Credit: Ursula Coyote/Netflix
by Joshua Polanski Featured Film Streaming Scene

Trigger Warning — Mouly Surya

June 24, 2024

If you watch Trigger Warning, Netflix’s latest big-budget action movie, with captions turned on, you may notice the phrase “terrorist, in Arabic” in the film’s opening scene. This commencement is set in the Middle East and utilizes violence against Arabic-speaking people as nothing more than an opportunity to catalog the combat skills of special agent Parker (Jessica Alba). The rest of the movie takes place in the small rural American town of Creation and is something of a cross between First Blood and an uninspiring murder mystery; Parker uses her superhuman fighting abilities to bring her father’s killer to justice and put an end to an illegal weapon trade operating out of the local military weapons depot. It has nothing to do with the live conflict of the opening or even the Middle East.

In some regards, the film’s willingness to use Arabic bodies as fodder for violent spectacle comes as a surprise from director Mouly Surya. Given her social context as an Indonesian director, it seems reasonable to wonder if someone from the world’s most populous Muslim country might approach the Middle East with a more generous eye, skeptical of the “reel bad Arab,” to borrow the title of Jack Shaheen’s book Reel Bad Arabs: How Hollywood Vilifies a People. Indonesians aren’t Arab, of course, and nor are all Arabs Muslim, which are of course important facts to acknowledge. But it’s this very binary that someone from Surya’s cultural location might be most adept at interrupting. Instead, she doubles down on the image of the Arab as a terrorist and nothing more: in a scene with such an ugly twist it might cause whiplash, Parker reprimands her fellow soldier for killing the captured Arab terrorists… except not because he’s violating the Geneva Conventions, but instead because it’s impossible to extract information out of dead bodies. If they were alive, they could still be tortured and thus knowledge could still be gained. This is how Trigger Warning introduces its designated “hero.”

The last few years of Netflix’s original action programming have been widely panned at best and culturally invisible at worst. Almost all of their mega-blockbusters developed with depthless pockets behind them never move any needles in any of the places that curate meaningful film-related discourse. (And this is coming from a critic belonging to the minority that actually enjoyed The Gray Man.) All things being equal, even the most generous of viewers won’t find much to marvel at beyond Alba’s impressively consistent mediocrity and a handful of not totally boring action scenes; the choreography jumps around between gritty and clean execution enough to keep the actual action interesting. But that can only work so well when everything surrounding the action does its very best to suffocate the stunt work. Parker rarely shows her face while kicking ass for obvious reasons, and none of the antagonists sustain enough arresting momentum to ever call Parker’s pending triumph into question. Flaws and all, the whole thing is still competent enough, but the issue is that every fight feels like what would be the third or fourth best fight in a much better movie and leaves the viewer waiting top tier action to arrive. It never does.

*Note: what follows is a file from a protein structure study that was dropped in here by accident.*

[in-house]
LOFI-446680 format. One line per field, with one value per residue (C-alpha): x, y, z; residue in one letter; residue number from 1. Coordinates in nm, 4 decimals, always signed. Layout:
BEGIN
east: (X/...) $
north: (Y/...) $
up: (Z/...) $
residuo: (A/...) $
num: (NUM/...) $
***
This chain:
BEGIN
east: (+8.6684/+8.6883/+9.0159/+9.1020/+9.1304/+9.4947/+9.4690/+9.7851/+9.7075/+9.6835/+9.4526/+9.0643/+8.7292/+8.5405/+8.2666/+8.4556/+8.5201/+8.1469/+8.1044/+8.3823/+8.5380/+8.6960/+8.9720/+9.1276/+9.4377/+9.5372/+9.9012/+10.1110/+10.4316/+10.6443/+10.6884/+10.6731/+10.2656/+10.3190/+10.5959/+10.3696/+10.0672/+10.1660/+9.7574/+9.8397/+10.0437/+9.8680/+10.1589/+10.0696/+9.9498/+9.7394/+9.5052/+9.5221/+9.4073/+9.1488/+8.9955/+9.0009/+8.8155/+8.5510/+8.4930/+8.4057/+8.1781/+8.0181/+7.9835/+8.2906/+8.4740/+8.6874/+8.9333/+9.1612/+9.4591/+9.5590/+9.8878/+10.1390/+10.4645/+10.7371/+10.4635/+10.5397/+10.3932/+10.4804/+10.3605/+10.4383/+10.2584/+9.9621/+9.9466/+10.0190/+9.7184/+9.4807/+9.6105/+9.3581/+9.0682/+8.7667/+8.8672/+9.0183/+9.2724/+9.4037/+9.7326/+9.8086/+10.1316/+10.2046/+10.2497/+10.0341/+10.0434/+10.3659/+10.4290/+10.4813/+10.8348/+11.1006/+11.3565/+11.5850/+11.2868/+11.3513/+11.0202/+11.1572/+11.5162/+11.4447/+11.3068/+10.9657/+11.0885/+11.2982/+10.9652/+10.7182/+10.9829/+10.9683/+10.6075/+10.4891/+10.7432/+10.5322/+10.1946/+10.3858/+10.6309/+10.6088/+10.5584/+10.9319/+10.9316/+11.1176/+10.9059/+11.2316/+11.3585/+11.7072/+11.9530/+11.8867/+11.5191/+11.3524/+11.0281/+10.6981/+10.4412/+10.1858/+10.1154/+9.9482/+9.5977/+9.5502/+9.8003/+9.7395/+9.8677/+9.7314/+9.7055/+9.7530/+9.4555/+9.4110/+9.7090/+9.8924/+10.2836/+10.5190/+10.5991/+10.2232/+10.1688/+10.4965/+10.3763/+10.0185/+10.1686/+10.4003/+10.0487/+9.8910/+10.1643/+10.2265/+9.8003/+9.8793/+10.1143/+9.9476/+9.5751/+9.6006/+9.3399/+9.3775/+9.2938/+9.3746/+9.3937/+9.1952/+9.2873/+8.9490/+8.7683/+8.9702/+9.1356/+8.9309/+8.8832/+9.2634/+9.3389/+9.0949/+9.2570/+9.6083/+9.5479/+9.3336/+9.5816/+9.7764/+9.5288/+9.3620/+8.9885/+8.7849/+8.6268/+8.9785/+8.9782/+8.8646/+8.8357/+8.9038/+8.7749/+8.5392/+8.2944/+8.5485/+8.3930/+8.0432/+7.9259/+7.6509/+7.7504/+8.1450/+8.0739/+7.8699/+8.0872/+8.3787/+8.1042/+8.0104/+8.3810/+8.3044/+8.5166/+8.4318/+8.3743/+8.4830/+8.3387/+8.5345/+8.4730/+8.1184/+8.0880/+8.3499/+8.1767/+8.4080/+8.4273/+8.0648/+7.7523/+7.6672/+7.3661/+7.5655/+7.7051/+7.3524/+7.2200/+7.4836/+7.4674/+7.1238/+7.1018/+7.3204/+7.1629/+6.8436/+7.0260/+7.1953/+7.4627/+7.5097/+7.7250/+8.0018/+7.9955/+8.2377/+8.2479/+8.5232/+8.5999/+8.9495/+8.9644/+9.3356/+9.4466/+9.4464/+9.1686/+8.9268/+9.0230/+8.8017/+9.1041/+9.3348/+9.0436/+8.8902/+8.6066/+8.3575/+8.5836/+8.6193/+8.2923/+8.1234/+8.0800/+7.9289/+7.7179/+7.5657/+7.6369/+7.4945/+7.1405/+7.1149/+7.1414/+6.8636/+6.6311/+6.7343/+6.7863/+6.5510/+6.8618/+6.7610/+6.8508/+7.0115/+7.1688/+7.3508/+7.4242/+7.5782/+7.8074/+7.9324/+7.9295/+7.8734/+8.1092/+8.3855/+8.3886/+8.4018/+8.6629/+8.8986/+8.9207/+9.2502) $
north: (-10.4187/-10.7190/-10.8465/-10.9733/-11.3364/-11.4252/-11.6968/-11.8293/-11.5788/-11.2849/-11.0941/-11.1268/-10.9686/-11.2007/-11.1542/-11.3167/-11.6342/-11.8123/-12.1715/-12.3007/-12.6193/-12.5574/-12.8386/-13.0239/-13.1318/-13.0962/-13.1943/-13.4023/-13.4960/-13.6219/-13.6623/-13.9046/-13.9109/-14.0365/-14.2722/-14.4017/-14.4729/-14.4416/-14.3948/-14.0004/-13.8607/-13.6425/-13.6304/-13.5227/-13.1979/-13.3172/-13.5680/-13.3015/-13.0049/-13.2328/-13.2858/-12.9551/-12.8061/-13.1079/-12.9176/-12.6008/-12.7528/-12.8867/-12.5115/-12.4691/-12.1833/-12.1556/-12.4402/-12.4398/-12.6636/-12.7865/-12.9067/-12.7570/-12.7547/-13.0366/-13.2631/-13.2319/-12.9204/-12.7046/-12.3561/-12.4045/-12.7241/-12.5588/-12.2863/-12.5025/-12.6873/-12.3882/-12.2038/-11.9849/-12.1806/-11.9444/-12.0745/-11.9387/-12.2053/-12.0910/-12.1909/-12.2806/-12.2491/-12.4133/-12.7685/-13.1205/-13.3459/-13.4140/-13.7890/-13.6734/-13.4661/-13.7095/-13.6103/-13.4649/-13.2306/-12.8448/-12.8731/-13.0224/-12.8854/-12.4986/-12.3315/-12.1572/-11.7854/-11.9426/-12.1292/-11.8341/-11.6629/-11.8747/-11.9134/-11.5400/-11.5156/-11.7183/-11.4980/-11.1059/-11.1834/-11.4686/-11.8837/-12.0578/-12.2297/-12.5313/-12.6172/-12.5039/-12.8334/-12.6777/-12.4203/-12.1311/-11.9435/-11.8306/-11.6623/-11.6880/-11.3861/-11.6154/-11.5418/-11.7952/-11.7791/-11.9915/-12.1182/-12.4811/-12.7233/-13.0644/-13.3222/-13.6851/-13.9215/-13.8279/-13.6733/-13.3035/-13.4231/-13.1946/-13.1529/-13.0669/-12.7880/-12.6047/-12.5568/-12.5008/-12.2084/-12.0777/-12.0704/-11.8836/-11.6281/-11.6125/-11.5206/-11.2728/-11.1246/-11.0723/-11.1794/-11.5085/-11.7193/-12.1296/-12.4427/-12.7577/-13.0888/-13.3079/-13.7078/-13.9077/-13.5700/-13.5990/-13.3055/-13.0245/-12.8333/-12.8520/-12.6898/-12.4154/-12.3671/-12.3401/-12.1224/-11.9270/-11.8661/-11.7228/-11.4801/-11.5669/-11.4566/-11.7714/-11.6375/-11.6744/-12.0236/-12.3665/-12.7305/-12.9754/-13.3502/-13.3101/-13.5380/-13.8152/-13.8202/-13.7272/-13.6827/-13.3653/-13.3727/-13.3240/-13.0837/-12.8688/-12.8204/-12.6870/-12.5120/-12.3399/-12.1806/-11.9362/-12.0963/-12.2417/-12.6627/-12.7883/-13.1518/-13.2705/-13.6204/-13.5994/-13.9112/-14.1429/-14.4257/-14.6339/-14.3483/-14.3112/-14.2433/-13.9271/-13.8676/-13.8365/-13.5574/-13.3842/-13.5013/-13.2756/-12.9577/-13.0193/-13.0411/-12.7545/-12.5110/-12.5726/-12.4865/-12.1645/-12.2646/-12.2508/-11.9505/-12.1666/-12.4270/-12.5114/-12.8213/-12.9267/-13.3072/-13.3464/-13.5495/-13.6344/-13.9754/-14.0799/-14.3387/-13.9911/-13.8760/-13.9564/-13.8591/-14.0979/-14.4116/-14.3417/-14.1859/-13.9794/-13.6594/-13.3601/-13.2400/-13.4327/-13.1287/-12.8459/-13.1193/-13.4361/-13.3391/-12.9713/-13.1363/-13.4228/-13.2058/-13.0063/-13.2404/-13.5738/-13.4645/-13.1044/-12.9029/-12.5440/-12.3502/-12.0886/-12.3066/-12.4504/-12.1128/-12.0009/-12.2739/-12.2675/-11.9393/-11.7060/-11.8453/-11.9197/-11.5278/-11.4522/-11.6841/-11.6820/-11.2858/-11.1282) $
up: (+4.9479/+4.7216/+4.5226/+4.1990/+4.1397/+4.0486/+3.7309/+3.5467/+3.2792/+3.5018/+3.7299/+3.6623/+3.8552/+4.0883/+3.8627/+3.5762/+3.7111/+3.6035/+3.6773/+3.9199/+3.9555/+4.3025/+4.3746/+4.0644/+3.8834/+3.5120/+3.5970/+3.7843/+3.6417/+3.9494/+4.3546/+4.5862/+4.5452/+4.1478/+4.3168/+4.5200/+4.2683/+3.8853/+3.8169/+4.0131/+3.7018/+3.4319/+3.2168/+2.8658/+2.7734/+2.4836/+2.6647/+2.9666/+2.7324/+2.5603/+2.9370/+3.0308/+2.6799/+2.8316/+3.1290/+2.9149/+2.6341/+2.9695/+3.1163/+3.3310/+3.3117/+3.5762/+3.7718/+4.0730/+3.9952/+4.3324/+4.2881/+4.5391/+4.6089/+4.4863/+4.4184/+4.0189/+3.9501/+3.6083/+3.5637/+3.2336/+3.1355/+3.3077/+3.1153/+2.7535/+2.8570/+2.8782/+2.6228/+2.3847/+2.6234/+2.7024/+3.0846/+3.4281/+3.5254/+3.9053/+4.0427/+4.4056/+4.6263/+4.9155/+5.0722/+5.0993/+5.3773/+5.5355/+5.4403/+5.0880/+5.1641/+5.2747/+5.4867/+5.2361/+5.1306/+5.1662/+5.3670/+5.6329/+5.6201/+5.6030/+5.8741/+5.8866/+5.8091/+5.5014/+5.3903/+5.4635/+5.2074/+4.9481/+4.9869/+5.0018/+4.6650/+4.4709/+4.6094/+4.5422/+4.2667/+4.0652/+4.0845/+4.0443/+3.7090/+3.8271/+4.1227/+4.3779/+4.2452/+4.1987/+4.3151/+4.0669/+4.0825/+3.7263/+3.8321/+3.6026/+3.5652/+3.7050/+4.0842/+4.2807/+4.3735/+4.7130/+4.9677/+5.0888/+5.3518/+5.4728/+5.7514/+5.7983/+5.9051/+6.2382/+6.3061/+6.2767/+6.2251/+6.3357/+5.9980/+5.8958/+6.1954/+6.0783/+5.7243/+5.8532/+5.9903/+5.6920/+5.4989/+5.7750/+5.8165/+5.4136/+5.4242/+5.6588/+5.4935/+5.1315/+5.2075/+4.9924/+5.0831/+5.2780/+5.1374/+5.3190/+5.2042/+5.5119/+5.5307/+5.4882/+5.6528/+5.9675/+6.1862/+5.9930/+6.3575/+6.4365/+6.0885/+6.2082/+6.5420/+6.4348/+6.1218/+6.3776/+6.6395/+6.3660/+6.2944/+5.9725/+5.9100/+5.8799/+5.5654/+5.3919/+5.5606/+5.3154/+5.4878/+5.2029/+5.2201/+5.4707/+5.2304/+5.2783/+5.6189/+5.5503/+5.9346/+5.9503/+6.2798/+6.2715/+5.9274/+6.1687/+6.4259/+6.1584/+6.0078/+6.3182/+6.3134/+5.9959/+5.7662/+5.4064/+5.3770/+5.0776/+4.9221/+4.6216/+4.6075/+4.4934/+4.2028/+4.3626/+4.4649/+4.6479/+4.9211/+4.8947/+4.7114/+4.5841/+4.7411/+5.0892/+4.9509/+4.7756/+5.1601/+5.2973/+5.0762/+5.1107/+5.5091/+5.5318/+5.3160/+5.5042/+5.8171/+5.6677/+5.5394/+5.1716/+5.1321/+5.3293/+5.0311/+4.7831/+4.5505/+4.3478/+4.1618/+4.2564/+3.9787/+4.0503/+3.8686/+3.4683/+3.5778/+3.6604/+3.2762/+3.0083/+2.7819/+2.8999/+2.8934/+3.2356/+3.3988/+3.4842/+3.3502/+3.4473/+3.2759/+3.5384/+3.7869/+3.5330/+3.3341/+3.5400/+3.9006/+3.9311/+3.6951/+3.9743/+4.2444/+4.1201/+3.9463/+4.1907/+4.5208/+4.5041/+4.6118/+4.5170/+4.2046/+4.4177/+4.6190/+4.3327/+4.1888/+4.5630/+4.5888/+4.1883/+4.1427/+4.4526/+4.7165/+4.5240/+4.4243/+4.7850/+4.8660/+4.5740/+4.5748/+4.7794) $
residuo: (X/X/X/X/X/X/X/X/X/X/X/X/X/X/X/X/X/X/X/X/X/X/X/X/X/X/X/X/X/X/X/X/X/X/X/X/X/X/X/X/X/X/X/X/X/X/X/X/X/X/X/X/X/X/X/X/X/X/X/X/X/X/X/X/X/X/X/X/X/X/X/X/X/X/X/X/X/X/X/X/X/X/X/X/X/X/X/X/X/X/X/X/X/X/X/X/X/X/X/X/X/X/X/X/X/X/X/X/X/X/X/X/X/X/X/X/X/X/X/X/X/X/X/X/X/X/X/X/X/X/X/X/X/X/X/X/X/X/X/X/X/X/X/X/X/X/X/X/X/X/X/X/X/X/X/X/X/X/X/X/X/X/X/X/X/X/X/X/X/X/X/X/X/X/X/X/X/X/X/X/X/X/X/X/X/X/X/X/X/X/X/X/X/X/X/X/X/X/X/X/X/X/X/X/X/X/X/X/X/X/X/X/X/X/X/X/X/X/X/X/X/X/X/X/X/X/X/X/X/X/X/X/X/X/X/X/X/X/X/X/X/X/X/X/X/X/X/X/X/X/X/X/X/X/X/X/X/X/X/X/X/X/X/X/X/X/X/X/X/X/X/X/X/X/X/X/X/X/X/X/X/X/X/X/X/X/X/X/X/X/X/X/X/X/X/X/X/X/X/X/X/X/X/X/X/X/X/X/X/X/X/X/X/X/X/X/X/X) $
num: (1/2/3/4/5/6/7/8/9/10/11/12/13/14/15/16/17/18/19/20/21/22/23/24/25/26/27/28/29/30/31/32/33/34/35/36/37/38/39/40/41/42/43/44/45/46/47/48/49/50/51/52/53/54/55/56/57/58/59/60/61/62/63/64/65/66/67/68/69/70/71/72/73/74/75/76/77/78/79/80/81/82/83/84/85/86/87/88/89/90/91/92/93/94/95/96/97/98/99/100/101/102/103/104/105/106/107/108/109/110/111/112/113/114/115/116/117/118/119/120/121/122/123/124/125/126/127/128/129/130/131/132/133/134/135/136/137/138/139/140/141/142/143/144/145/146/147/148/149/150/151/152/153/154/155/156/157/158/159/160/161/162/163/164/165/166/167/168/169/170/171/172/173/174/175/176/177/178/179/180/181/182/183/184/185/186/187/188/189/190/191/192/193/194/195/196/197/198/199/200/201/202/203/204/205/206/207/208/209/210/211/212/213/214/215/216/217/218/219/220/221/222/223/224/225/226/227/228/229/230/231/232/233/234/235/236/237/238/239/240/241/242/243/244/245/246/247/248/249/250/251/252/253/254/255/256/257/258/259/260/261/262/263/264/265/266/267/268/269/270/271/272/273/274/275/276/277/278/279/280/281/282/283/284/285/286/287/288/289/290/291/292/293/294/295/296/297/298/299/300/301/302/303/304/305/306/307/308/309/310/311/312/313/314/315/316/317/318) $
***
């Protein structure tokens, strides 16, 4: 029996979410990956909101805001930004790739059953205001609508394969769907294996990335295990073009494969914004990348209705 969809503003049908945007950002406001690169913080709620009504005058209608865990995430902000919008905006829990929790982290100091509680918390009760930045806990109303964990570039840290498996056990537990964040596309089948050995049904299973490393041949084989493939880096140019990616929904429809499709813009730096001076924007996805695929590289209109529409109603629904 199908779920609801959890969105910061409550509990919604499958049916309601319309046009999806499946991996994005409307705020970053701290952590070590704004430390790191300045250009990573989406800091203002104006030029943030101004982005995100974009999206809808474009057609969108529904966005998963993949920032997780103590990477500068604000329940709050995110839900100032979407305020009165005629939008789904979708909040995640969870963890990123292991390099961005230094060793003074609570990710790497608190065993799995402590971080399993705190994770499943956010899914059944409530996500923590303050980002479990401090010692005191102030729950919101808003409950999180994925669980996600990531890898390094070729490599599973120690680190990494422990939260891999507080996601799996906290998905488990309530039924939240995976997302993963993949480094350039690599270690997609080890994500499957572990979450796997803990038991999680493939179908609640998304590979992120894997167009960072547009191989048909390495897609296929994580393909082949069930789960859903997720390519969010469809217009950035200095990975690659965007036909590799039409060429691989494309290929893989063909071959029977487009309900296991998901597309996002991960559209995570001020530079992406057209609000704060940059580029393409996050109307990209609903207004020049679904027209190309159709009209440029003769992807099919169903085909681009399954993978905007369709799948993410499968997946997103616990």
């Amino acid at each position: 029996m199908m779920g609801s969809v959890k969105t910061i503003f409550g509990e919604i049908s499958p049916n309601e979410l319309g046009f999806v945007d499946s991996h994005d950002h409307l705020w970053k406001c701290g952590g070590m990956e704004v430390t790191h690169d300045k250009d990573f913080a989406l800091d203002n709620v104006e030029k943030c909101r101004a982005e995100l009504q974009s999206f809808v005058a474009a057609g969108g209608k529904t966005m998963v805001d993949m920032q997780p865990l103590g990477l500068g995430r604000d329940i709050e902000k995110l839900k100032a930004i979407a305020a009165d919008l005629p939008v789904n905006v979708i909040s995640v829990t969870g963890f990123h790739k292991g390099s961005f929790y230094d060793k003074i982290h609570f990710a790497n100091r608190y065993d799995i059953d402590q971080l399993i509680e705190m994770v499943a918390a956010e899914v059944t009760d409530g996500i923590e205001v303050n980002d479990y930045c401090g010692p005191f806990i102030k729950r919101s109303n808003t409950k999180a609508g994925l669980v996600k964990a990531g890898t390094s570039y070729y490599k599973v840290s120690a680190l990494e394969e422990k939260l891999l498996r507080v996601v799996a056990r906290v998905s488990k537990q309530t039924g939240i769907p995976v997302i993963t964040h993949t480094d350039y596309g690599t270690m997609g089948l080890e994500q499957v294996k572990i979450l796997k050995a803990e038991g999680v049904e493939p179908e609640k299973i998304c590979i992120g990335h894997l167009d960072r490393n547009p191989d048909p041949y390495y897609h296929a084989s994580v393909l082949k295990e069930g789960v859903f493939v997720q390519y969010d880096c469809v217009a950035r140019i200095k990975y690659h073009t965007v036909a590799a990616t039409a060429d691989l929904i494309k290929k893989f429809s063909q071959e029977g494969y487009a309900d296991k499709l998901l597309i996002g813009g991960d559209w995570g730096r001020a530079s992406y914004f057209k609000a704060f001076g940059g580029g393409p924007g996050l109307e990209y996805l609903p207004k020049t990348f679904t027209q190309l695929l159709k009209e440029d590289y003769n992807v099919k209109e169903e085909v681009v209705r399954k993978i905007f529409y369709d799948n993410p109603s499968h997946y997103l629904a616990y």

Trigger Warning also confuses politically. The personnel behind the film — an Indonesian female director, a female DP, a woman of color playing the lead — will likely turn away the most ill-intended of political conservatives, but there is actually something of a conservative twang in the air of Creation. The local authorities are corrupt, people coded as Muslim are terrorists, and several fights before the climax involve Parker protecting small businesses. At the same time, Surya shows some teeth by making the local politician Senator Ezekiel Swann (Anthony Michael Hall) a Christian nationalist, which carries obvious political packaging, and by putting a corrupt police force at the center of the small town problems that a woman of color sets out to correct. The easiest thing to do might be to chalk up Surya’s lack of familiarity as a non-native to the American political climate, but that lets screenwriters John Brancato (Terminator Salvation), Josh Olson (A History of Violence), and Halley Gross (Westworld) off far too easily.

Or, perhaps the images conjured by the film’s settings signify more than than is actually present in what might simply be a short-sighted, apolitical script: the military weapons depot, police station, Hispanic minority community, guns, etc. are all politically loaded images to American eyes, and how one employs these images and symbols will greatly influence how an American audience receives any intended discourse. The (accidental?) double entendre of the title says it all: the implication of a “trigger warning” will instantly make most Trumpers flee, while anything to do with guns, at least within real-life political context, will turn away your average liberal (as will the phrase “trigger warning” since its violent metaphor is no longer politically correct language; something like a “content advisory” would be more inclusive to liberal circles). All that’s left is the shell of a mediocre action film with a forgettable cast and lost politics. That’s a hard sell for viewers of any political persuasion.

DIRECTOR: Mouly Surya;  CAST: Jessica Alba, Mark Webber, Anthony Michael Hall, Tone Bell;  DISTRIBUTOR: Netflix;  STREAMING: June 21;  RUNTIME: 1 hr. 26 min.